In August 1923, Sonny Gerke, Prevost's first husband filed for divorce. The Los Angeles Mirror got wind that Prevost was still married and ran a story with the headline "Marie Prevost Will be a Bigamist if She Marries Kenneth Harlan". Warner was livid over the negative publicity and Prevost's failure to disclose her first marriage despite the fact that the publicity stunt was his idea. In spite of the bad publicity, Prevost's performance in, The Beautiful and Damned brought good reviews.

Director Ernst Lubitsch chose her for a major role opposite Adolphe Menjou in 1924's The Marriage Circle. Her performance as the beautiful seductress, Lubitsch said that she was one of the few actresses in Hollywood who knew how to underplay comedy to achieve the maximum effect.

This performance, praised by The New York Times, resulted in Lubitsch casting her in, Three Women in 1924 and in, Kiss Me Again the following year.

In early 1926, Warner Bros. decided to not renew Prevost and Harlan's contracts (the two had quietly married in 1924 after Prevost's divorced was finalized). Shortly after she was let go from Warner Bros., Prevost's mother, Hughlina Bickford, was involved in a fatal automobile accident in Lordsburg, New Mexico on February 5, 1926. Bickford was traveling to Palm Beach, Florida with actress Vera Steadman and Hollywood studio owner Al Christie when their vehicle overturned. Bickford was crushed by the vehicle and died at the scene. Steadman and Christie both sustained serious injuries but survived.

Devastated by the loss of her mother, Prevost began drinking heavily. Prevost, tried to get past her heart break by burying herself in her work. Adding to her depression was the end of her marriage to Kenneth Harlan, the two separated in 1927.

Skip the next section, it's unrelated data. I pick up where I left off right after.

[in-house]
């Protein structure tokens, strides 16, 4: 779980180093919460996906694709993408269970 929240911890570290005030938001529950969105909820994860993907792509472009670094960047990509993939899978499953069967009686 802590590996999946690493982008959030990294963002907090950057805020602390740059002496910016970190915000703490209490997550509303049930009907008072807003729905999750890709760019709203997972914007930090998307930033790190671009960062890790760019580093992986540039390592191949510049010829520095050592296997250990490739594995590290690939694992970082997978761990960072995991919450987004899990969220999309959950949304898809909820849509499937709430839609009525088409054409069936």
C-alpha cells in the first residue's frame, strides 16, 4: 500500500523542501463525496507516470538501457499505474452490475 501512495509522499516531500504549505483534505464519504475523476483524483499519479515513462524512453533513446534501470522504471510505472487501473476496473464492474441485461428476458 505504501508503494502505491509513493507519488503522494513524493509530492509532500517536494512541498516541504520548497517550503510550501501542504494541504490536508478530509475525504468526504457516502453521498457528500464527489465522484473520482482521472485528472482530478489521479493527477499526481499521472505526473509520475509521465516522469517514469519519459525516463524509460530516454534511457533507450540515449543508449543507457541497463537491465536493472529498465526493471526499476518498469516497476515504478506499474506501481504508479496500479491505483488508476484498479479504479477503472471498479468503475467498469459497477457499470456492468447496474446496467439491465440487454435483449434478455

After seeing Prevost in, The Beautiful and Damned, Howard Hughes cast her as the lead in, The Racket (1928). Hughes and Prevost later had a affair. After the affair ended, which put her into a deeper depression. Her role in The Racket was to be Prevost's last leading role. Prevost's depression caused her to binge on food resulting in weight gain. Her weight gained furthered her depression which caused her to drink more.

In 1929, Cecil B. DeMille offered her a co-starring role in his final silent film, The Godless Girl, starring Lina Basquette.

In 1930, she performed in the classic film, Paid, starring Joan Crawford. While Prevost's role was secondary, she still received good reviews.

In 1932, she was one of the three leads in the film Three Wise Girls, starring Jean Harlow.

By 1934, she had no work and she ended up in financial trouble. Her weight problems forced her into crash dieting to keep whatever bit part a movie studio offered. Prevost made her last on screen appearance in a bit part as a waitress in, Ten Laps to Go.

Prevost died of alcoholism at the age of 38. Her body was not discovered until January 23, after neighbors complained about her dog's incessant barking. Police found several empty liquor bottles in the room along with a promissory note to Joan Crawford for $110. Her funeral (which was paid for by Joan Crawford) at the Hollywood Memorial Cemetery.

In February 1937, it was discovered that Prevost's estate was valued at $300. This prompted the Hollywood community to create the Motion Picture and Television Country House and Hospital to provide medical care for employees of the television and motion picture industry.